By Jubin Katiraie
Every February, the Iranian regime hosts rallies to celebrate the date the mullahs took power in 1979 and to try and present themselves to the rest of the world as a stable regional power beloved by its people.
This is, of course, a lie and this February may just be the month that we see the regime crumble. Why? Well, increased international isolation and domestic unrest mean that the situation is far different than ever before.
Even the regime’s loyal forces, like the Basij and the Revolutionary Guards (IRGC), have distanced themselves from the regime and morale is at an all-time low. The regime has also lost its hold on Iraq, thanks to the Iraqi uprising, which means it lost control of its proxy forces.
Why is the regime so isolated?
There are many reasons, but it started with the US departure from the Joint Comprehensive Plan of Action (JCPOA) in May 2018 and the reimposing of secondary sanctions that essentially cut off the regime’s oil exports and other big sources of income for the regime.
In response, the regime began violating the JCPOA, which it was still a party to, and caused the European signatories to the deal to issue a joint statement, urging Tehran to end its “unacceptable behavior.”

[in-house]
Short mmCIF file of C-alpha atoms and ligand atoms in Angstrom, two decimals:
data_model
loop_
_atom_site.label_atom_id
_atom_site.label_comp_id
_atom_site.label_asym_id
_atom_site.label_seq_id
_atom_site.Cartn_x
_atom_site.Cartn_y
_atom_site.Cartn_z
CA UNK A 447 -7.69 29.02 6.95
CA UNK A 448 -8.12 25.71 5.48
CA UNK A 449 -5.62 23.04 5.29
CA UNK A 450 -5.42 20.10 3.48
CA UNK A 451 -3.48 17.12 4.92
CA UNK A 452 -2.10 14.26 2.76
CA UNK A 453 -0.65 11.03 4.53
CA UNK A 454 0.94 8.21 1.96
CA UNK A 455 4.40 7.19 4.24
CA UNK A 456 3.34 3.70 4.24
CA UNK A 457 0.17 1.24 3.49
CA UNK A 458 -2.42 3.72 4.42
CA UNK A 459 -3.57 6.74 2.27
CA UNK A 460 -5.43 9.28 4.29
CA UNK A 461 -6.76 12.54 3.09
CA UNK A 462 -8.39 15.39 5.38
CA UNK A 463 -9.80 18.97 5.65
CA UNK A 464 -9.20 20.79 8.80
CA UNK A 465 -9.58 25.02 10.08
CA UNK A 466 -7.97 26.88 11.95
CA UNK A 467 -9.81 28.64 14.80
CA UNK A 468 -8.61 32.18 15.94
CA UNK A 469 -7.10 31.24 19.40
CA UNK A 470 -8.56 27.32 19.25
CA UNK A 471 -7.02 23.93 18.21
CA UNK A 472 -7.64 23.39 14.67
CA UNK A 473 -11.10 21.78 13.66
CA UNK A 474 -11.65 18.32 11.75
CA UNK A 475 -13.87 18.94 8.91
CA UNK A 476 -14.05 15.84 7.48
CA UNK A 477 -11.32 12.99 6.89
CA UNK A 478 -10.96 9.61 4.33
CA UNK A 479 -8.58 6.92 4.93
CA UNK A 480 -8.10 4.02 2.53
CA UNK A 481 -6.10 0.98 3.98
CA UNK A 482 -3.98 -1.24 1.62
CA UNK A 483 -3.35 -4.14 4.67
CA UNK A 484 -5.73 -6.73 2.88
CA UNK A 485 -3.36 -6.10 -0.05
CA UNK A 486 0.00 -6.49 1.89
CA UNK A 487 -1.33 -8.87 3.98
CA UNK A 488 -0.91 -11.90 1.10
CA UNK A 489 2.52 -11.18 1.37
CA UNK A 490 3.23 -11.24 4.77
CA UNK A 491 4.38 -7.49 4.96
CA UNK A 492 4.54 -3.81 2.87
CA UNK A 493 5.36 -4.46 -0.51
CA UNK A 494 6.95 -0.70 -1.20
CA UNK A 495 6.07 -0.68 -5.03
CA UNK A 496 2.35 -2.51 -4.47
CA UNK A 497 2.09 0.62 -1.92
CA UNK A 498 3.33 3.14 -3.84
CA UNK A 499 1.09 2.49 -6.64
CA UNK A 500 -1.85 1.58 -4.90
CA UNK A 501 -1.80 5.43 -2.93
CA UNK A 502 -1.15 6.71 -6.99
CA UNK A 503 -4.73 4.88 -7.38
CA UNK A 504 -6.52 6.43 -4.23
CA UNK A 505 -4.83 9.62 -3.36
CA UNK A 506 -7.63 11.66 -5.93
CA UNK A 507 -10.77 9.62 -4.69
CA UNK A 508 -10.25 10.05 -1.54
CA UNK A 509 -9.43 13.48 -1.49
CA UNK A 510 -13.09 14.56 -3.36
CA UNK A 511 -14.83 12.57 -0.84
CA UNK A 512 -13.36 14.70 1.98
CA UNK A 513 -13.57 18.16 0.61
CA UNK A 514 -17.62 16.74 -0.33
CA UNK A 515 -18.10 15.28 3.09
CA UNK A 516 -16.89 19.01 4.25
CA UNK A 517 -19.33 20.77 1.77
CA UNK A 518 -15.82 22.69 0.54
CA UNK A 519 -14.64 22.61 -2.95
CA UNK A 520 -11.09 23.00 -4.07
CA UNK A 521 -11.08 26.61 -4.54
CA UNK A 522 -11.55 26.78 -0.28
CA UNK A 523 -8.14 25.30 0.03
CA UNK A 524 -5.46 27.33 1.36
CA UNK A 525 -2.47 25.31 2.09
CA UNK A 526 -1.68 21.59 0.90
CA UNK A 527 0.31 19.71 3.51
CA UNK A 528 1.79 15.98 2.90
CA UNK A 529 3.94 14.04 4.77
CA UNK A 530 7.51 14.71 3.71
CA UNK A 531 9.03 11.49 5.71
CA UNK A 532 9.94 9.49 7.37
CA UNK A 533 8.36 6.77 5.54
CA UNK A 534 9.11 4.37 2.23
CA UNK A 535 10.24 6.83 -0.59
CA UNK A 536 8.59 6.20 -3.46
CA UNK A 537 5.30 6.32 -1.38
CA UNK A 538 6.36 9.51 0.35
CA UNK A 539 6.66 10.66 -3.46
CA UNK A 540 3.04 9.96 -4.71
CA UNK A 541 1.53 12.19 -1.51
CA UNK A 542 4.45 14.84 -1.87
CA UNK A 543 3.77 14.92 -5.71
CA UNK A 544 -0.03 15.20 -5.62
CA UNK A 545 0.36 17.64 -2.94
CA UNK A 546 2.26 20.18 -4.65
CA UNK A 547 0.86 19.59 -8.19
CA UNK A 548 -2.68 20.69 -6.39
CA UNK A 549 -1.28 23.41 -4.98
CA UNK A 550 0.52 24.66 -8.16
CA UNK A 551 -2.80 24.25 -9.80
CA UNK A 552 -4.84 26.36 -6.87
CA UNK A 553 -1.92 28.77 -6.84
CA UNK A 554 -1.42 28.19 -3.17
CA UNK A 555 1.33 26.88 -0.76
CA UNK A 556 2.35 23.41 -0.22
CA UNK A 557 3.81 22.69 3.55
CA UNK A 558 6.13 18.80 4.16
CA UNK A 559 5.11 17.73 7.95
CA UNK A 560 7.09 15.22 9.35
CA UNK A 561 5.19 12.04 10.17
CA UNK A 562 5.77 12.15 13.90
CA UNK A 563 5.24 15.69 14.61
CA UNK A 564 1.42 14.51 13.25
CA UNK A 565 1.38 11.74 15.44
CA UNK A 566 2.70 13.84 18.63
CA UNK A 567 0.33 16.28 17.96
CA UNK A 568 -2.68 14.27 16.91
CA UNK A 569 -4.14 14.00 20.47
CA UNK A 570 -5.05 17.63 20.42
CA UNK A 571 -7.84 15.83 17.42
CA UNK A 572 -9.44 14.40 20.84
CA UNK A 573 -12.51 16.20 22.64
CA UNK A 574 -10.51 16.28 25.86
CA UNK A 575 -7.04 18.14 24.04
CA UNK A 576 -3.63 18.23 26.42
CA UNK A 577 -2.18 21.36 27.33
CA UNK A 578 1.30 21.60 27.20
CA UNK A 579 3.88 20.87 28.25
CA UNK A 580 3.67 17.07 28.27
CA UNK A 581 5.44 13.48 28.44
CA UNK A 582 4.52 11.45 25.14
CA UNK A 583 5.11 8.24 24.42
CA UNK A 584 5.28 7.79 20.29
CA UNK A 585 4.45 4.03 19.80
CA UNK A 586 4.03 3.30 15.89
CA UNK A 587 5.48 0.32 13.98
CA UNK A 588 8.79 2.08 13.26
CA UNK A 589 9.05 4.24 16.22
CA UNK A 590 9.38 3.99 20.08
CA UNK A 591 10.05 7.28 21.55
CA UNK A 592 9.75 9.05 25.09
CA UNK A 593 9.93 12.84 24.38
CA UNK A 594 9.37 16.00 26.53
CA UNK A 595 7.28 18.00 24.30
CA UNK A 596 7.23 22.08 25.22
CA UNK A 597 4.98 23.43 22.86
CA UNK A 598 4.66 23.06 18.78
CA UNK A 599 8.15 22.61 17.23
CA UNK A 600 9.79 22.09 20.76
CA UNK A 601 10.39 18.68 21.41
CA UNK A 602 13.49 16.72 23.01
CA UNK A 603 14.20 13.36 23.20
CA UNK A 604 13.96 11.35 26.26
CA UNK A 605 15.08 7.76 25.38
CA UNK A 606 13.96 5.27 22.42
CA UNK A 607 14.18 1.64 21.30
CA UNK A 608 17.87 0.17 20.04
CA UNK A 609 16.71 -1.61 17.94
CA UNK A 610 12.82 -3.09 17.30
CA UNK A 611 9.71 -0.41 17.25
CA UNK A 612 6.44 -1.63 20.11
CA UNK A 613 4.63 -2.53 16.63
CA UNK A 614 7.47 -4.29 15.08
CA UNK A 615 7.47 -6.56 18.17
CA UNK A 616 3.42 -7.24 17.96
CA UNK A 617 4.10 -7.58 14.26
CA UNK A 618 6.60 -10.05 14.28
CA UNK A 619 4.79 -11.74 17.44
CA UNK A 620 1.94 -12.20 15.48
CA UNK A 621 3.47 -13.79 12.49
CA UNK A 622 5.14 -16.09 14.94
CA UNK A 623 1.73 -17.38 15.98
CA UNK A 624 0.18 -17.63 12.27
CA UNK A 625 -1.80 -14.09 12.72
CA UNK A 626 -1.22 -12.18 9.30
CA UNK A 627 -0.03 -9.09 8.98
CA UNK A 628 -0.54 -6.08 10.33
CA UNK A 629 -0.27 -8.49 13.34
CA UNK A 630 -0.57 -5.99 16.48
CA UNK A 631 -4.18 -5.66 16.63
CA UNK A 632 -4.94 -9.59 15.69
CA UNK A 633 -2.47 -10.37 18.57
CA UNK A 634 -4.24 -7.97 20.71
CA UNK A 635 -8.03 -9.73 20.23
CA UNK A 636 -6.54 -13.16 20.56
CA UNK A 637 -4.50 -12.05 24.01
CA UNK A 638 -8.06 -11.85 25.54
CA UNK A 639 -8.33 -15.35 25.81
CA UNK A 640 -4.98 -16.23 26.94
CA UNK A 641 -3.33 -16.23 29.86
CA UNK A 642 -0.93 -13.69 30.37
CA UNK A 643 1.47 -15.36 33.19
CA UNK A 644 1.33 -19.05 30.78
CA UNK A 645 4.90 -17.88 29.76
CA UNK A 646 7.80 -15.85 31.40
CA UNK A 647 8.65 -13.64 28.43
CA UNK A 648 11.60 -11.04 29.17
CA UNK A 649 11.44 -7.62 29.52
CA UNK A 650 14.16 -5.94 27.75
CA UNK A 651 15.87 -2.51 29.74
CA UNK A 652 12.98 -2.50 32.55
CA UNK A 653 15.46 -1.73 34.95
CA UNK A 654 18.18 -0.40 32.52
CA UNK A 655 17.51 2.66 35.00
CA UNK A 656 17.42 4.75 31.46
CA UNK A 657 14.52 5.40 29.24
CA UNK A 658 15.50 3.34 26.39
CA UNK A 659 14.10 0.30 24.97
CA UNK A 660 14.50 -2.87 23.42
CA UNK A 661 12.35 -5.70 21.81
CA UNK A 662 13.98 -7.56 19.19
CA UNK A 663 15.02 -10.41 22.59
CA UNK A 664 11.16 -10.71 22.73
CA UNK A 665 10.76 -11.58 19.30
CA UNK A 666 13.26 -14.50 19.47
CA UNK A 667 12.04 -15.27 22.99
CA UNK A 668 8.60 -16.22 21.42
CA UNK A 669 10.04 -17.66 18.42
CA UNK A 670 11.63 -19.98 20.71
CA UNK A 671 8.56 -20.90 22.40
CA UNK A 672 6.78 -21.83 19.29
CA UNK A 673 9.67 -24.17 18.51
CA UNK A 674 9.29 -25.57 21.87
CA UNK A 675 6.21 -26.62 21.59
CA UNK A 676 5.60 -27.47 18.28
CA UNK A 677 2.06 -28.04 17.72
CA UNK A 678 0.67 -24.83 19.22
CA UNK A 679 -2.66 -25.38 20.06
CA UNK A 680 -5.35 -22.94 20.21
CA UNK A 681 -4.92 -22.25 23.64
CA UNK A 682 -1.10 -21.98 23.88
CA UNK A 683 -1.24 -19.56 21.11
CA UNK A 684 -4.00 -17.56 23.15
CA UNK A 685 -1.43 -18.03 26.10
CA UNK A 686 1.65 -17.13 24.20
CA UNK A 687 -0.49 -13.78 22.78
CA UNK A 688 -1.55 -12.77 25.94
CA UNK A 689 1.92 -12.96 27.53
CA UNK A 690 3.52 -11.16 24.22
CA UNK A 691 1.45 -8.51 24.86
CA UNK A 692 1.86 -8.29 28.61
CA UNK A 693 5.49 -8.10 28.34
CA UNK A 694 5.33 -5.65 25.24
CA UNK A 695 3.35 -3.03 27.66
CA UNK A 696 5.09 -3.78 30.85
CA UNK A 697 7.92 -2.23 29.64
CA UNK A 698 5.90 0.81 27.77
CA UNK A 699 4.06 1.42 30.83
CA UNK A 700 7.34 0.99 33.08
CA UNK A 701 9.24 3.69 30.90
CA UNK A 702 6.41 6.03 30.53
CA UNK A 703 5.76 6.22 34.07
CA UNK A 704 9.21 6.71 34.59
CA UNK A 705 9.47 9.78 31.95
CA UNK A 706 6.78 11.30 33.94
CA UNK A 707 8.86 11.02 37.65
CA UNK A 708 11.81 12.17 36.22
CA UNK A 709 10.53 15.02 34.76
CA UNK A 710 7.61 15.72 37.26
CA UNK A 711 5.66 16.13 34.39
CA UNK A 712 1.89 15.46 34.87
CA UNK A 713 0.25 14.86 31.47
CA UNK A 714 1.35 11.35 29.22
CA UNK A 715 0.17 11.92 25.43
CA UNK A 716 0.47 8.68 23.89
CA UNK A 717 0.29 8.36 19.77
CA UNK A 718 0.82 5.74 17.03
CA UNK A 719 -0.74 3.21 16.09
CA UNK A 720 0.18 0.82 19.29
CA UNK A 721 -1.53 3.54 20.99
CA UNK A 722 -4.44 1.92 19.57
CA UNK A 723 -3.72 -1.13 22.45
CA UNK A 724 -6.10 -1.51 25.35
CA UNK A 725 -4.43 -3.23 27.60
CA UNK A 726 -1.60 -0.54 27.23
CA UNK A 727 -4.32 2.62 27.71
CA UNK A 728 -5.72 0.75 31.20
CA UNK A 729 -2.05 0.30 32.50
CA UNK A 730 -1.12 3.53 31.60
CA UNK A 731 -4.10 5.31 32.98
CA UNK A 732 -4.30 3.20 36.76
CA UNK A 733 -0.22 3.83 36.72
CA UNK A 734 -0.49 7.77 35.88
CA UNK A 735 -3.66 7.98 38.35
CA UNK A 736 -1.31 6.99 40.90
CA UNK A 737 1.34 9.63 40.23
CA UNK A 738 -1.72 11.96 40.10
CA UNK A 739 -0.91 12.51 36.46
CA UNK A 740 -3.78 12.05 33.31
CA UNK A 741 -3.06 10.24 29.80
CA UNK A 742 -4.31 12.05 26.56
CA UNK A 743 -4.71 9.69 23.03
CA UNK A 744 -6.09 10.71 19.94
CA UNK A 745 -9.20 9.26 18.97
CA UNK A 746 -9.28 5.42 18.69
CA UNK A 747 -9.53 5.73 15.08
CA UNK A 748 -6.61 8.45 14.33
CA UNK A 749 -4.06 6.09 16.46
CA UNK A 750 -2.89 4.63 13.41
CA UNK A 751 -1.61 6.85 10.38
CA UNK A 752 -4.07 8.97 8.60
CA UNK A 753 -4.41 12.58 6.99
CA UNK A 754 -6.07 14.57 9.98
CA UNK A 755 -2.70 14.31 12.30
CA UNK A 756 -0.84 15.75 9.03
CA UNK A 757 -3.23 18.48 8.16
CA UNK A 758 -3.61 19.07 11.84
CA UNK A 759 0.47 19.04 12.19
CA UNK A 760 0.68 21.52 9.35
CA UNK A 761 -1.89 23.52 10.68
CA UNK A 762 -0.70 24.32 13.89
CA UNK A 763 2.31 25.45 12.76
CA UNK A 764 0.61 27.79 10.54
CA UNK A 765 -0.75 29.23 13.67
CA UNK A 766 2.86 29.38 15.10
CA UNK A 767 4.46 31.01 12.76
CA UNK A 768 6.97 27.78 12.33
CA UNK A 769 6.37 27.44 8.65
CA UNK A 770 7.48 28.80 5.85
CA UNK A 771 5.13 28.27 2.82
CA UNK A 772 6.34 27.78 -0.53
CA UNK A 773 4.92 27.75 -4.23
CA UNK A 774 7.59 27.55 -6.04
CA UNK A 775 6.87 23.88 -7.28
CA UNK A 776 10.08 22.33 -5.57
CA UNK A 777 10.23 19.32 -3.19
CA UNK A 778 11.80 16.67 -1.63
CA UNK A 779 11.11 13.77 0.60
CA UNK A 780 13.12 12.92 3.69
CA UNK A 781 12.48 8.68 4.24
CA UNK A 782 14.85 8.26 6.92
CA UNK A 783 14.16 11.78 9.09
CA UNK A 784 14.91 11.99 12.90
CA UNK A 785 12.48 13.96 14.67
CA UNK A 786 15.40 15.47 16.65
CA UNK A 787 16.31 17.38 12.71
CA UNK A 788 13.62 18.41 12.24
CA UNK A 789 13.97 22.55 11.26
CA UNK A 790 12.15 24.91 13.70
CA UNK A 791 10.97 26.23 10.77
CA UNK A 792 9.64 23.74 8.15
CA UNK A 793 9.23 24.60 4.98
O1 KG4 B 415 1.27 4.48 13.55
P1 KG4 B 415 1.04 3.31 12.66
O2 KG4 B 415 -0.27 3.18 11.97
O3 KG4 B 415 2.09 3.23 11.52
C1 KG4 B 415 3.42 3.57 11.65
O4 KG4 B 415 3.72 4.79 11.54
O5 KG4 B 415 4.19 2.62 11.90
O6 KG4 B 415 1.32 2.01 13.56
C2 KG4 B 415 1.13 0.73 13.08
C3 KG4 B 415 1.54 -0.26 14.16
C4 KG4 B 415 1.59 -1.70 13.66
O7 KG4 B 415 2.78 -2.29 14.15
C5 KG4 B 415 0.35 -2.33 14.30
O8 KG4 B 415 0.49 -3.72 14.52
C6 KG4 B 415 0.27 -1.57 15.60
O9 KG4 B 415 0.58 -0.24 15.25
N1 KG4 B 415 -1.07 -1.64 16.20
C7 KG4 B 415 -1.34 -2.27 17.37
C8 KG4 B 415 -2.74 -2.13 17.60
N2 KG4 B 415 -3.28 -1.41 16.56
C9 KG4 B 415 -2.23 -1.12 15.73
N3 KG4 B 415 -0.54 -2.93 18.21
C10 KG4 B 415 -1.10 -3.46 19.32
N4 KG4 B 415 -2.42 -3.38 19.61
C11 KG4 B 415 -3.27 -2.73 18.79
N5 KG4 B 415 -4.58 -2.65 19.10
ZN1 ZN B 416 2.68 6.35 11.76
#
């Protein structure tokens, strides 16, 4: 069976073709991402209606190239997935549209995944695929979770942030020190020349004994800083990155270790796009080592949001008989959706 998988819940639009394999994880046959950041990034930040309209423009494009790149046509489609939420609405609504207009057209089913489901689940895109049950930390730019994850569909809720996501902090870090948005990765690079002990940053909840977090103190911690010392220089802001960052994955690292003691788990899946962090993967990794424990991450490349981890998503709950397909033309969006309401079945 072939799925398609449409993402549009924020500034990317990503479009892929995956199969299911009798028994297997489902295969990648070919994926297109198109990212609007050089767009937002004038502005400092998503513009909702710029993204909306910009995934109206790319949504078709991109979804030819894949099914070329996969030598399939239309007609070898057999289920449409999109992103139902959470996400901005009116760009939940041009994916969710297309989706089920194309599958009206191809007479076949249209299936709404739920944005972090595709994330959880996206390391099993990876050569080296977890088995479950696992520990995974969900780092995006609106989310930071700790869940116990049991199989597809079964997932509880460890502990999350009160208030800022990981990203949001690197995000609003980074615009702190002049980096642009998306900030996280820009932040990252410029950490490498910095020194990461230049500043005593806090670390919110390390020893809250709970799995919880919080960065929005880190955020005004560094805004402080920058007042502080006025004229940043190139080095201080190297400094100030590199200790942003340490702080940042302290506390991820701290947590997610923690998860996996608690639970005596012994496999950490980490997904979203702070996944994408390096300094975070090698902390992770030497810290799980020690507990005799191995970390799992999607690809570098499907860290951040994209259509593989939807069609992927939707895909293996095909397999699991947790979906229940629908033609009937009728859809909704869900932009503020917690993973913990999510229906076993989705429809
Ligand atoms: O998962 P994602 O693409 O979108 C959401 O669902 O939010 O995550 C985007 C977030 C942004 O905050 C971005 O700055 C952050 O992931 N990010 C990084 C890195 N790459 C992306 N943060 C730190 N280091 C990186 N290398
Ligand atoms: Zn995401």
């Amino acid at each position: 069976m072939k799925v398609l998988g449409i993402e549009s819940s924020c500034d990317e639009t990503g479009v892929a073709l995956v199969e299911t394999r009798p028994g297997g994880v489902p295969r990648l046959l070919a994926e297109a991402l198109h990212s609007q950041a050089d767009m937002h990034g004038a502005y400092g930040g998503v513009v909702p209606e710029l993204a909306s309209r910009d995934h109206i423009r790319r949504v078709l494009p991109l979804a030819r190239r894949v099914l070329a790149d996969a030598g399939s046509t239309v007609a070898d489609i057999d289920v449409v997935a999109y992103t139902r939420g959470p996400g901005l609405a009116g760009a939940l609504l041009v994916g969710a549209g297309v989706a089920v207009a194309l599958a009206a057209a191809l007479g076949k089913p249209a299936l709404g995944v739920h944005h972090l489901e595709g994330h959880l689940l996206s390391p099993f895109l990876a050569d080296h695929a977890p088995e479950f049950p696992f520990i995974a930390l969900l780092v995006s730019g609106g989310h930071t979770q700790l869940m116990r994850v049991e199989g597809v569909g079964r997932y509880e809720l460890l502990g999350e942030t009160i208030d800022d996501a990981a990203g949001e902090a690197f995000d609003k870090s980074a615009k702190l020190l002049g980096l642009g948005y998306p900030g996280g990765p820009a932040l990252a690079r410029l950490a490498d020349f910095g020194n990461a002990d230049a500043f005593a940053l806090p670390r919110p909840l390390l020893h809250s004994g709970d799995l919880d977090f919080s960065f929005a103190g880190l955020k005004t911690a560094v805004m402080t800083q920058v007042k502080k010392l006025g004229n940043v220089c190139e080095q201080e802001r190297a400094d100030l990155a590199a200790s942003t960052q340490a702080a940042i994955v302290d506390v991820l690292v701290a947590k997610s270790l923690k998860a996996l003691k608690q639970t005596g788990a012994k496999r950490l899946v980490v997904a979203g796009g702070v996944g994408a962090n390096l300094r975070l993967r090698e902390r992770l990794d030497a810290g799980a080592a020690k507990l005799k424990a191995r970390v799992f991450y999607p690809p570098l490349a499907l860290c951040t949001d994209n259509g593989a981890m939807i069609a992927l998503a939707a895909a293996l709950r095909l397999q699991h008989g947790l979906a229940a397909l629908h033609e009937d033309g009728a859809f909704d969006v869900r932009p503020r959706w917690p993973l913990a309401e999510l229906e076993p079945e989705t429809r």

The US continued to bring sanctions against the regime’s officials and Iran continued to break international rules, for example, the international standards against money laundering and terrorist financing, which resulted in the European countries refusing to help Iran evade US sanctions.
The European Parliament in December passed a resolution in support of the Iranian people’s protests and condemned the regime’s violent crackdown, with the US following suit in January.
Finally, last month, the Iranian regime announced it would not abide by the 2015 nuclear deal any longer. (Although, it could be argued that they never really did.) In response, the European countries decided to trigger the agreement’s dispute resolution mechanism, which could mean the reimposition of UN sanctions on Iran.
Why does the regime have little regional influence?
There are many reasons for this, but here are some of the biggest:
- The Iraqi uprising against Iranian interference in their country
- The blacklisting of the Islamic Revolutionary Guards Corps (IRGC) as a “Foreign Terrorist Organization”, including its Qud’s force and all its commanders
- The expulsion and conviction of Iranian agents for spying in other countries, including Albania, the US, and Germany, under the cover of diplomatic work
- The assassination of Quds Force commander Qassem Soleimani and the head of the Iranian regime’s proxy forces in Iraq, Abu Mehdi al-Muhandis, in a US drone strike on January 3
What are the Mullahs afraid of?
The struggle in Iran is a struggle between the mullahs and the people’s resistance. The mullahs are terrified of being overthrown by the people, as this would prove once and for all that the mullahs are not beloved and have no legitimacy.
But that is what will happen, and global governments should support the Iranian people.